BATON ROUGE — In this city on the east bank of the Mississippi River, Rebekah Gee, Louisiana’s health secretary, presides over what she calls the “public-health-crisis cradle” of America. Poverty and poor health collide here to produce some of the nation’s worst rates of obesity, premature birth and other maladies.
Those problems are deep-rooted and hard to solve. The easy one, at least in theory, is hepatitis C, a liver-damaging virus frequently contracted by injection-drug users that can cause cirrhosis and cancer.
A handful of powerful new medicines offer high cure rates and few side effects. But because the drugs also launched with staggering list prices — as much as $94,500 for a 12-week course of treatment — Louisiana and other states have decided to ration care to Medicaid patients, waiting for people to get severe liver damage before providing access to the medicine.
Now, Gee is considering a radical move to get treatment to the thousands of Louisiana residents who need it but are not sick enough to qualify — asking the federal government to step in to drive prices down, perhaps by overriding the patent protections drug companies hold over the medicines.
“This should be the low-hanging fruit,” Gee said. “What frustrates me as a public policymaker is I can’t solve public-health problems that should be the easy ones.”
Gee will decide over the coming months whether to move forward with the controversial strategy. Gee could ask the federal government to invoke a little-known law that allows it to employ companies’ drug patents for the government’s use. After essentially overriding the patents, the government could pay the companies as little as $1,000 for a 12-week course of treatment.
Pharmaceutical firms say they invest in risky research and development because of the rich reward that comes with success — a temporary monopoly on their inventions. Companies argue that any interference in this reward structure would dull the incentives for innovation, undermine the business model that supports the development of new drugs and endanger the next transformative medicine.
If Gee moves forward or is able to leverage the threat of intervention to wring deep concessions on price, it could be a powerful precedent.
“Secretary Gee is . . . directly challenging the power of a drug company to essentially determine who lives and dies by pricing products so high that she can’t buy them for her population,” said Sara Rosenbaum, a professor of health law and policy at George Washington University. “It puts the issue into a much clearer posture than just sitting around saying, ‘We can’t afford these drugs for poor people.’ ”
At the moment, that is Louisiana’s stance. Despite receiving rebates to ameliorate the high list prices, the state says it can afford to pay for treatment for only the patients with significant liver damage, at high risk of progressing to cirrhosis and organ failure. Last year, that meant only 324 of the state’s estimated 35,000 Medicaid or uninsured patients who are infected.
Dominick Crocco, 31, contracted the virus from heroin use about six years ago. His liver is damaged — his doctor told him he was “lucky” initially, because tests showed his liver function was impaired enough that it met the state’s strict criteria.
Medicaid refused to pay for his prescription, however, because parts of his liver were still not diseased enough.
“I’ll get sick enough, eventually,” Crocco said, wryly.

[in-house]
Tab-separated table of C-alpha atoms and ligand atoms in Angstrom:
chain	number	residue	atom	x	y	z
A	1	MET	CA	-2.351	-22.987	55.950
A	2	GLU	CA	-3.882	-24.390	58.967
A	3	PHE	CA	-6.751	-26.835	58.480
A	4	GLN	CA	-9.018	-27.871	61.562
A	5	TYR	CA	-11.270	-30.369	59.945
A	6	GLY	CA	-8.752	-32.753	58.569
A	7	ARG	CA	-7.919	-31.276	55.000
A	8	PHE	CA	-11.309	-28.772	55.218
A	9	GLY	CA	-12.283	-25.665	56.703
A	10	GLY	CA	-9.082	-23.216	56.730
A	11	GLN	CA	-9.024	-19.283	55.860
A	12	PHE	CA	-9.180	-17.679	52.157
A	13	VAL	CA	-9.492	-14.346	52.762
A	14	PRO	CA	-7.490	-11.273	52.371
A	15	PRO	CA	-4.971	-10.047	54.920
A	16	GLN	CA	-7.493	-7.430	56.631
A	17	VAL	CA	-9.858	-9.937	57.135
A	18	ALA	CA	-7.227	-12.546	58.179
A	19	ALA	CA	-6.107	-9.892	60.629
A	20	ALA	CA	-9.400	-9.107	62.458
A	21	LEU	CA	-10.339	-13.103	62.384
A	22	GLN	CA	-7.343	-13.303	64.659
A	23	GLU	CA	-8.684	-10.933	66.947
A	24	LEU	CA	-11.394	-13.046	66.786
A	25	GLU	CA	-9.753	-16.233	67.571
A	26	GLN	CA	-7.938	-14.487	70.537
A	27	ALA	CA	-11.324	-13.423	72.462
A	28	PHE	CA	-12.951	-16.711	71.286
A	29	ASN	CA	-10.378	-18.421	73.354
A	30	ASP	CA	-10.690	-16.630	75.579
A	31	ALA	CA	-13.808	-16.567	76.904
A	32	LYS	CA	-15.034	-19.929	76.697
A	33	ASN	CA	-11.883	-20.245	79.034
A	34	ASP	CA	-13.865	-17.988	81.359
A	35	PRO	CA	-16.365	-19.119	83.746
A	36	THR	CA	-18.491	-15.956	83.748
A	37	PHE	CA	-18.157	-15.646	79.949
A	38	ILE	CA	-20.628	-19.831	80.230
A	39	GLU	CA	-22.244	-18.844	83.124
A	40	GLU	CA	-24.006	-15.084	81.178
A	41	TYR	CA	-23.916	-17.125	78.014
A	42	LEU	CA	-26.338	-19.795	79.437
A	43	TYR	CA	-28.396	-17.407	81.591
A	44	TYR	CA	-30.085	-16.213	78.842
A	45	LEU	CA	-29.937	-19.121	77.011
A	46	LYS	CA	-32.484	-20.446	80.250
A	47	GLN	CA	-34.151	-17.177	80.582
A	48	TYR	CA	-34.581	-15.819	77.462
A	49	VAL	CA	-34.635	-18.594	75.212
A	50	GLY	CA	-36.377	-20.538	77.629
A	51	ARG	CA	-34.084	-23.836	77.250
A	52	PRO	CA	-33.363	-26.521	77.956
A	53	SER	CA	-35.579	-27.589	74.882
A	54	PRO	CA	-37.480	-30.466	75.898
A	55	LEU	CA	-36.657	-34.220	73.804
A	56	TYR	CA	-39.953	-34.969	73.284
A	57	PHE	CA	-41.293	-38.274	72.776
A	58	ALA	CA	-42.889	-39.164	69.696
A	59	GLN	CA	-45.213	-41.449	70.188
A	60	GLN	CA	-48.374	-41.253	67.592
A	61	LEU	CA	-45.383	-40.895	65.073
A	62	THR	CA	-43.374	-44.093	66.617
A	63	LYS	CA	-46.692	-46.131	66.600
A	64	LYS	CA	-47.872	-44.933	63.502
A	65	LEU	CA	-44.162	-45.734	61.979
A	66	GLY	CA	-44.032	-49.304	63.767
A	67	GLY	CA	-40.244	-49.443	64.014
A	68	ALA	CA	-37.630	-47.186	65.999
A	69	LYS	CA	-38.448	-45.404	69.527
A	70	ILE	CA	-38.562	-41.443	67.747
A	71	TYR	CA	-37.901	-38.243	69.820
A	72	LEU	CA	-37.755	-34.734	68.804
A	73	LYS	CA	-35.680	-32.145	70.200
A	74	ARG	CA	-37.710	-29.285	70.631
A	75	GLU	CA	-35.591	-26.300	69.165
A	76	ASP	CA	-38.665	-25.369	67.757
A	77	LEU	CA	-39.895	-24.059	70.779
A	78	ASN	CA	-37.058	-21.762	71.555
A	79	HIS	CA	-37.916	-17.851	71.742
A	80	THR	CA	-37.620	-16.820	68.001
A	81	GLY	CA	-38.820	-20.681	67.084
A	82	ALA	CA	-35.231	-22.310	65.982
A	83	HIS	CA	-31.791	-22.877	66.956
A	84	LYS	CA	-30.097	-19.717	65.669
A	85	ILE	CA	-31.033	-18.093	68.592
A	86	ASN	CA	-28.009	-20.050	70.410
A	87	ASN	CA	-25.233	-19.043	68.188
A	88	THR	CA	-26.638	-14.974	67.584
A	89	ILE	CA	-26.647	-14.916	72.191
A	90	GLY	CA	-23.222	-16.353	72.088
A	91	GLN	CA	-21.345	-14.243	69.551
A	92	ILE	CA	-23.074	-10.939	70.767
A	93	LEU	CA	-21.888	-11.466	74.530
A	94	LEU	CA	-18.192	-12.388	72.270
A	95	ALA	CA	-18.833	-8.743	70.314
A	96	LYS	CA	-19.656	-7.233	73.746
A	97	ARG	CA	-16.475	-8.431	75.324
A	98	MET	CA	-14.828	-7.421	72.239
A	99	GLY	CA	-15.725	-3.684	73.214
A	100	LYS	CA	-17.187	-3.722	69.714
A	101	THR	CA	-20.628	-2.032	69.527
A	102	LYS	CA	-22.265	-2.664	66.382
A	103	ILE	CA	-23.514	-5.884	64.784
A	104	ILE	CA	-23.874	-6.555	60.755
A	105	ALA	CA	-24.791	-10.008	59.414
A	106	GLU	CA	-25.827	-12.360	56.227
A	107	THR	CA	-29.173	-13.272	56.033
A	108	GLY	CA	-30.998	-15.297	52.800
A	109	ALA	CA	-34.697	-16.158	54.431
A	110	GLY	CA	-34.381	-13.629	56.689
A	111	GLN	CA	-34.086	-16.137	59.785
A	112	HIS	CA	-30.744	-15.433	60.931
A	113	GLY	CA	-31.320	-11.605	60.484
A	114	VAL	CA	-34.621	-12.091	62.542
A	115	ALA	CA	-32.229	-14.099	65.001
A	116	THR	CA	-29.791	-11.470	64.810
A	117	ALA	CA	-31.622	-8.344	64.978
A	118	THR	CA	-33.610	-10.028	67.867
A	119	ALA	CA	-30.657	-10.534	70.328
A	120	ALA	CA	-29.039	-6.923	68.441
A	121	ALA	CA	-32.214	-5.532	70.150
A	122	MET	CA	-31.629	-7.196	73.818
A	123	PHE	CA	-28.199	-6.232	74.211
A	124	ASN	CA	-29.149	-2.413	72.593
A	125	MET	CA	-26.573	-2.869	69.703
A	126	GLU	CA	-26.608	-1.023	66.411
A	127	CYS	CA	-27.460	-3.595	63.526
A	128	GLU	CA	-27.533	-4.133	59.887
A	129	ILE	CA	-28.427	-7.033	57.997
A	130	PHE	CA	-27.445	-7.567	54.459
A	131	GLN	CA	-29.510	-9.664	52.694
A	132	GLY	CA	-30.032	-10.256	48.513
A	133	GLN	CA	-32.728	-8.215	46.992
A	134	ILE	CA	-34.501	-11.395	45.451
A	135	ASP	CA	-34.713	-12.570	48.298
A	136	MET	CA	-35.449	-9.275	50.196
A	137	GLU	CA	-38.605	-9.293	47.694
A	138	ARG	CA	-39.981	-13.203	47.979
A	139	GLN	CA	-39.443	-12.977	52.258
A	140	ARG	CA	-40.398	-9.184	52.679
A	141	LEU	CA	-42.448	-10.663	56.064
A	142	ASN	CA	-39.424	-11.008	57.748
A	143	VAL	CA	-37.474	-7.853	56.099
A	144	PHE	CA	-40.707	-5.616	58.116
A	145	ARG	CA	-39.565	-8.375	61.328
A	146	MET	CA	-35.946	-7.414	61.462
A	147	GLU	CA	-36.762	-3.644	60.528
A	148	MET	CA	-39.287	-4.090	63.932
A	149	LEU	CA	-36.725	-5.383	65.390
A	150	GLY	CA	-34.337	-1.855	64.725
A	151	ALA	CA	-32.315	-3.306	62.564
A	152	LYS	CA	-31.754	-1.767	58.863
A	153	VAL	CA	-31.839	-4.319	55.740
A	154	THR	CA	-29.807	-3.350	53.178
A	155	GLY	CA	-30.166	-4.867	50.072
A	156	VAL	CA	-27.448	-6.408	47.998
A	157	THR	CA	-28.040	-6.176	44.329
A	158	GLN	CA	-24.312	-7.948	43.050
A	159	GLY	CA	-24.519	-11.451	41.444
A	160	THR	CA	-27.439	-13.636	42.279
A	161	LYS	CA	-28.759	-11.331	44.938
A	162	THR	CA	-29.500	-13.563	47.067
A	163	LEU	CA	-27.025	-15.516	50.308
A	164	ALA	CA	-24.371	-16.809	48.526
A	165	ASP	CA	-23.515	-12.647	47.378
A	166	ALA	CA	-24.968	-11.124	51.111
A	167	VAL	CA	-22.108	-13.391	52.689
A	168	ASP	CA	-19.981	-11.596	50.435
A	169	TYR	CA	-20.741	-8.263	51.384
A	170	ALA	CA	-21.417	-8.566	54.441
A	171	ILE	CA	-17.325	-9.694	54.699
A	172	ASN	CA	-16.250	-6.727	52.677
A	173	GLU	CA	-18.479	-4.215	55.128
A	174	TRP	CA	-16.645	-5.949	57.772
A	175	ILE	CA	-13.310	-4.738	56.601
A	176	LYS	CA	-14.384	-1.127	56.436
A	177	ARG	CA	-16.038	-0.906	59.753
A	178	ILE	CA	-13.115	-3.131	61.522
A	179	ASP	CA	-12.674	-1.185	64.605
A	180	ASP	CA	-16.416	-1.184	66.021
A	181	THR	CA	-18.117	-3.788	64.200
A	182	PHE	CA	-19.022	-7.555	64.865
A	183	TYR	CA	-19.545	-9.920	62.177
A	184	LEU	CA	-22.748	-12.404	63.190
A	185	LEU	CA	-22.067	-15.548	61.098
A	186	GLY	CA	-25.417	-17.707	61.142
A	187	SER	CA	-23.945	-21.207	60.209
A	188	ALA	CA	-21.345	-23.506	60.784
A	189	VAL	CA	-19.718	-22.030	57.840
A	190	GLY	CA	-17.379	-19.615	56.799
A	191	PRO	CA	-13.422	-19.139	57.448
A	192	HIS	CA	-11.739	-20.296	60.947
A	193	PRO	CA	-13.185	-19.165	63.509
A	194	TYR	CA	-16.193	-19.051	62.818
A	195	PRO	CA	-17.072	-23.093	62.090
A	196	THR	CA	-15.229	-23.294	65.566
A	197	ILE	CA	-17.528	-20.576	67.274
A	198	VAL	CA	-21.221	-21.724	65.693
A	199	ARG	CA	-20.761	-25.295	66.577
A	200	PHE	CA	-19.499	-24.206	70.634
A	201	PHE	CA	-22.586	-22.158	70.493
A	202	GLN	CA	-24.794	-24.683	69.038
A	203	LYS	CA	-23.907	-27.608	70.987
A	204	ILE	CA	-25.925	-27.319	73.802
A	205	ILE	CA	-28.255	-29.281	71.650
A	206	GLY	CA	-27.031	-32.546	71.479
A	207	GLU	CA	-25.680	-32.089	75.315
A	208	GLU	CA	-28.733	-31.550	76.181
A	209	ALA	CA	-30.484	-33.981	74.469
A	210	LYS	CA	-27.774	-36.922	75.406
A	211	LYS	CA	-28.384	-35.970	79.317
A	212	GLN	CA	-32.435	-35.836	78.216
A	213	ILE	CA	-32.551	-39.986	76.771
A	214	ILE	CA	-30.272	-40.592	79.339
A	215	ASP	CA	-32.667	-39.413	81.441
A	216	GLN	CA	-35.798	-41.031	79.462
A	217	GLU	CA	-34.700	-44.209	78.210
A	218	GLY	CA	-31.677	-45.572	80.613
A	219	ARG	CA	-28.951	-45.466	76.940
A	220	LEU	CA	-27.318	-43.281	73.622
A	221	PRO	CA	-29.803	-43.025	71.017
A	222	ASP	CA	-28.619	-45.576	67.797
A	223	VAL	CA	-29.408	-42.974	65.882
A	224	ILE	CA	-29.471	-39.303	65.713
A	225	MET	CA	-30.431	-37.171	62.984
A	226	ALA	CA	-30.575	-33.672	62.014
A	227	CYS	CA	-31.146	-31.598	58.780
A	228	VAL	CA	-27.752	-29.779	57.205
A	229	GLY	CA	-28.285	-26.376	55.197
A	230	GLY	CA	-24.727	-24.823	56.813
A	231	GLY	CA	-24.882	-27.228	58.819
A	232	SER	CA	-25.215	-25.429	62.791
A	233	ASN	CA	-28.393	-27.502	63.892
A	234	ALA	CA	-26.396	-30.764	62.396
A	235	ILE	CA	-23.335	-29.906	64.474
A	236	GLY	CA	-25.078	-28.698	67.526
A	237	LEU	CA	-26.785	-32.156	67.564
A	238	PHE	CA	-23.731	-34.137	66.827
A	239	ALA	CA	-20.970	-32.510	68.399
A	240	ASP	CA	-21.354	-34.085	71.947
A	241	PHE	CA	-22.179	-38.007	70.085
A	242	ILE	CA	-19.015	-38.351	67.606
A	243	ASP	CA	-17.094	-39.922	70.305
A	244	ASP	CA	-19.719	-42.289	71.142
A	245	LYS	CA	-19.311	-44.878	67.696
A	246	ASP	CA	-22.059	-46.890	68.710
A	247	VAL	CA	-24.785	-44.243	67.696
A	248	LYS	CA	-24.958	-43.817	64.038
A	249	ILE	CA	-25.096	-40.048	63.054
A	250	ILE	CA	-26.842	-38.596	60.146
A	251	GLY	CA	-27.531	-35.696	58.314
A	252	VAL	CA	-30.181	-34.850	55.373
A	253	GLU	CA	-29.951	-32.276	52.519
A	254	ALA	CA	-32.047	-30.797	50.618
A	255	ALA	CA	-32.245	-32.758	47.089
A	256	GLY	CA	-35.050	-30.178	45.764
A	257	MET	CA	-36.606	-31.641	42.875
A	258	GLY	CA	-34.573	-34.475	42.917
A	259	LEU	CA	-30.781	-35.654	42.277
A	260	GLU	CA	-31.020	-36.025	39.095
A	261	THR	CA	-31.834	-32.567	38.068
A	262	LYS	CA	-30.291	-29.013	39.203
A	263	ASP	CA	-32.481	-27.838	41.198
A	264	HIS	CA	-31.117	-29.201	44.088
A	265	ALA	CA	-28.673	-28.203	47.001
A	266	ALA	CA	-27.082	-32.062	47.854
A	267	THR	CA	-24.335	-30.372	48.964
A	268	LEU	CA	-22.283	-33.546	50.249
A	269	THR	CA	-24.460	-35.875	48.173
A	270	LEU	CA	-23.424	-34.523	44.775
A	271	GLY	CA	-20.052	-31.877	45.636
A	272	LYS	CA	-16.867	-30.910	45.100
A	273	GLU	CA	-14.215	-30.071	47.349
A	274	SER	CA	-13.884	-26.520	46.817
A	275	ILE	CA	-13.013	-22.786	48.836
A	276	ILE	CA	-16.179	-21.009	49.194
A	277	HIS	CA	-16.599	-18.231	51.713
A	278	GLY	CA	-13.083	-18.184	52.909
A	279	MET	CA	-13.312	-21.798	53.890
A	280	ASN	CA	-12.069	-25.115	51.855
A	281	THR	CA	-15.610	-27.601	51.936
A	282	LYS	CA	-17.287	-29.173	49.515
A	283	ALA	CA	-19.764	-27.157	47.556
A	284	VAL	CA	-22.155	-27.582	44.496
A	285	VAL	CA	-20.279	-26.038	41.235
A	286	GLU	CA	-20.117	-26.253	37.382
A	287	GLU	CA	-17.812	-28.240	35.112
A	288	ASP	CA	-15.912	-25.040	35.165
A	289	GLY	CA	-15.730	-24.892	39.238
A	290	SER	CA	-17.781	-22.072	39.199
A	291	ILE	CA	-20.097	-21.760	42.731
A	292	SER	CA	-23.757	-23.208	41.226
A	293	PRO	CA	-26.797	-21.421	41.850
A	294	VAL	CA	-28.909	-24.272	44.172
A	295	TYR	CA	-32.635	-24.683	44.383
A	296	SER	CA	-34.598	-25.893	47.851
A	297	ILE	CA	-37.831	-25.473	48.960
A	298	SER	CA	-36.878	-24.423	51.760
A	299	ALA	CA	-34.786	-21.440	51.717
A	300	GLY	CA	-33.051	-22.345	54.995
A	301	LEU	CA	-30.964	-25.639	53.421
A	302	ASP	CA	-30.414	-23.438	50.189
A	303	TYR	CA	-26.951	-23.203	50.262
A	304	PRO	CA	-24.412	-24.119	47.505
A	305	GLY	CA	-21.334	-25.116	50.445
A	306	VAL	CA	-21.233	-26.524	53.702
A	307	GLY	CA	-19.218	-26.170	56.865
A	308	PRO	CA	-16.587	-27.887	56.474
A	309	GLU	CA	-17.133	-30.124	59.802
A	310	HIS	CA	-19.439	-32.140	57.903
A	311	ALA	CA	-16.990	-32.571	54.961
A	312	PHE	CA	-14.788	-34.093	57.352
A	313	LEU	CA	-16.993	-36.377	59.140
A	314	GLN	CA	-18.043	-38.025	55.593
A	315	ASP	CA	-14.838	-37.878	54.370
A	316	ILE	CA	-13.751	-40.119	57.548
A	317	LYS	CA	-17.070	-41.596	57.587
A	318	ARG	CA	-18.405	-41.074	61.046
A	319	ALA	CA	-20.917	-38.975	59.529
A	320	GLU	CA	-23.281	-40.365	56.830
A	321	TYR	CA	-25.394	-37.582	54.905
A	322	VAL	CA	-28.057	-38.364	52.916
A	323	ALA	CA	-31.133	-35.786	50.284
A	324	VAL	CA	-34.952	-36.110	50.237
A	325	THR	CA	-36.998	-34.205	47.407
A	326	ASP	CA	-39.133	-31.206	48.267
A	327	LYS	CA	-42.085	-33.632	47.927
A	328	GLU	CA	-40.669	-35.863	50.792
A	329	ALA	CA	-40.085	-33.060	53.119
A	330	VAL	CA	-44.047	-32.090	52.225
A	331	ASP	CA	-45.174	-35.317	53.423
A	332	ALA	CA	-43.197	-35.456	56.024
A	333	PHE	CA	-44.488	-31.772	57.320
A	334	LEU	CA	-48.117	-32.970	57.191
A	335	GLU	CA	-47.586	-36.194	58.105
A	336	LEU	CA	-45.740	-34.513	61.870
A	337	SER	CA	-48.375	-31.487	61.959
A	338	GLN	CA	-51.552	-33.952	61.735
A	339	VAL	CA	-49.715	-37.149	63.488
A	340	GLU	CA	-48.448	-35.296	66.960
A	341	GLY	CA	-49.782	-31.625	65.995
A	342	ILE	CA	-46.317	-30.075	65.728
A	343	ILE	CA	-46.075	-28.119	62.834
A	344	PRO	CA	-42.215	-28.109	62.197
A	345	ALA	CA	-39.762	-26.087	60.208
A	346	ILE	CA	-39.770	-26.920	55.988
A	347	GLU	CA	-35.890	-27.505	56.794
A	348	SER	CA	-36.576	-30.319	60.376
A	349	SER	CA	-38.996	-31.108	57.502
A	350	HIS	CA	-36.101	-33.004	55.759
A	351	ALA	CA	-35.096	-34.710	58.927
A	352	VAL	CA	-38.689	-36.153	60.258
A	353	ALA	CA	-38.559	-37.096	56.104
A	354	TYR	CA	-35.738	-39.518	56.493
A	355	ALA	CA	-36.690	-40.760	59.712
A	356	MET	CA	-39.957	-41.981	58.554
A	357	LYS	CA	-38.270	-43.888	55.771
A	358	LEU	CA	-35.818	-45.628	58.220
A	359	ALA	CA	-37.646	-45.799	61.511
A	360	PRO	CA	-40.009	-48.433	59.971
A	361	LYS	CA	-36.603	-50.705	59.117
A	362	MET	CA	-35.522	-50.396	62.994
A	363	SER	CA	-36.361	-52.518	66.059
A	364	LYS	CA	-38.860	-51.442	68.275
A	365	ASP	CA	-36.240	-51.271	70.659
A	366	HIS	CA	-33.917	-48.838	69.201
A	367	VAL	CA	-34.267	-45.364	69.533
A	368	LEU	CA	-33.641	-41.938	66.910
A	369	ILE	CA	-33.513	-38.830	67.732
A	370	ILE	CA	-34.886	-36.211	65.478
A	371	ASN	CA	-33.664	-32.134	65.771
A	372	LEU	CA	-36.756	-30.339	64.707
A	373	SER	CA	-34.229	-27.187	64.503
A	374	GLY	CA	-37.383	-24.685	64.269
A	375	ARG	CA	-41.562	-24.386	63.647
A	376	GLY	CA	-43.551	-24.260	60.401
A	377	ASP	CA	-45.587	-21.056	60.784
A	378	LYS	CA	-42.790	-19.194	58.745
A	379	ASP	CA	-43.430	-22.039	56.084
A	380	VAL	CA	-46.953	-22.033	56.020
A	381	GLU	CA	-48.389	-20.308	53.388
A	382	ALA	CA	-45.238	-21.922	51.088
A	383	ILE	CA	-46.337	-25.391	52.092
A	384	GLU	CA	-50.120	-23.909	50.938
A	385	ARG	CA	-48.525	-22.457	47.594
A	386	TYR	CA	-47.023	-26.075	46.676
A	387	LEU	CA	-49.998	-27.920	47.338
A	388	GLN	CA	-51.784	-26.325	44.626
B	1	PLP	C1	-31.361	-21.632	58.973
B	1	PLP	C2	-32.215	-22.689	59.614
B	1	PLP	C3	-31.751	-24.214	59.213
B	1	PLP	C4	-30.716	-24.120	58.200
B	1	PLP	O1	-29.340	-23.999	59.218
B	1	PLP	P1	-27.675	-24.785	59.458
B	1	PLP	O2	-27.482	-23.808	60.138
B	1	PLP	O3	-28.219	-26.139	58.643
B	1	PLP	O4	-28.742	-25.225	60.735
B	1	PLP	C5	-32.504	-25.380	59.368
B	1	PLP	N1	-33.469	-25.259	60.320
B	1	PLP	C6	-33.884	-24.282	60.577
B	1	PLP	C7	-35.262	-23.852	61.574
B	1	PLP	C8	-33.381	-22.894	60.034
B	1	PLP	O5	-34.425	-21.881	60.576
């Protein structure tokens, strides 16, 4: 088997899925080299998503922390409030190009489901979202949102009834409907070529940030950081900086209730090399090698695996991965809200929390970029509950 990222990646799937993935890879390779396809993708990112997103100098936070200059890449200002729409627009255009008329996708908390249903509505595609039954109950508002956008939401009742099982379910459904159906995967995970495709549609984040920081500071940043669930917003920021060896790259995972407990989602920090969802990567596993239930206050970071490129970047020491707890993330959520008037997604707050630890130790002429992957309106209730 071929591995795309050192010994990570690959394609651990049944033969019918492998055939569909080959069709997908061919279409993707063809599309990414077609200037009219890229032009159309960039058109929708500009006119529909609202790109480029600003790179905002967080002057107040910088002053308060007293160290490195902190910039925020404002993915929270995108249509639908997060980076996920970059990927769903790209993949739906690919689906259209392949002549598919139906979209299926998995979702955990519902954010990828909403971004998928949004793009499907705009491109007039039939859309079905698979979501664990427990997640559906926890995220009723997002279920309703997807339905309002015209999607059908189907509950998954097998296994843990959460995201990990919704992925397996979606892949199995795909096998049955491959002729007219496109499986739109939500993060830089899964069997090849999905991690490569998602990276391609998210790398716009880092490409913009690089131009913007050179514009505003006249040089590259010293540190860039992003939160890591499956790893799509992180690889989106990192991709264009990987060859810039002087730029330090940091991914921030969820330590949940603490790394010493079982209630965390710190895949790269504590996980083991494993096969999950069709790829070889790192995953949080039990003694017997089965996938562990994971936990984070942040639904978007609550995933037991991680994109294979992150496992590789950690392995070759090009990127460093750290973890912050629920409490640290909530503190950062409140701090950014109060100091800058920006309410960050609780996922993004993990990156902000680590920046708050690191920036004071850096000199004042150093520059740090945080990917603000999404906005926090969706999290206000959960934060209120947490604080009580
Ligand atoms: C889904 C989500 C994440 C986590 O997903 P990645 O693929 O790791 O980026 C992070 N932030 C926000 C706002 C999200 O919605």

Crocco and Gee, in their own ways, are experiencing the confluence of medical progress, a health crisis that weighs heavily on the poor and the realities of the safety net. The new generation of hepatitis C treatments represents a promising public-health opportunity to wipe out a disease. But even with the emergence of powerful cures, the rates of hepatitis C increased nationally between 2010 and 2015, driven primarily by injection drug use fueled by the opioid epidemic. Because private insurance will often cover hepatitis C treatment, lower-income people on Medicaid are among those most affected by the price.
The plight in Louisiana shows how, in an era of limited public finances, the government is forced to decide whom it can afford to treat and whom it can’t. Those tough decisions are certain to become more acute if the Senate health-care bill, which would reduce federal Medicaid spending, moves forward. Over time, states facing rising medical costs will have to raise more money through taxes or cut back on the program.
“When you look at some of the national discussion about drug prices, it’s often presented in isolation: This is the price, and the drug is worth it,” Gee said. “When I make decisions about drug coverage, I have to trade off those decisions with K-12 education, higher education, roads.”
As the medical director for Louisiana’s Medicaid program, Gee — an obstetrician and gynecologist who moved here in 2009 — was involved in writing guidelines for the state’s coverage of hepatitis C medications after the first of a new generation of drugs was approved in late 2013. The treatment carried an infamous $84,000 price tag.
“It was frankly impossible, from a budget standpoint,” Gee recalled.
The criteria patients had to meet were strict. The virus must have wreaked damage, transforming a smooth, healthy liver into a leathery organ, mottled with nodules. The individual had to have a clean drug and alcohol screening.
Gee quickly found herself under fire. The issue was made even more stark when Louisiana Gov. John Bel Edwards (D) expanded Medicaid last July under the Affordable Care Act. That created the opportunity to cure even more people but exacerbated the financial challenge. Treating the state’s Medicaid and uninsured would cost $764 million, according to an online calculator created by Peter Bach, director of the Center for Health Policy and Outcomes at the Memorial Sloan-Kettering Cancer Center.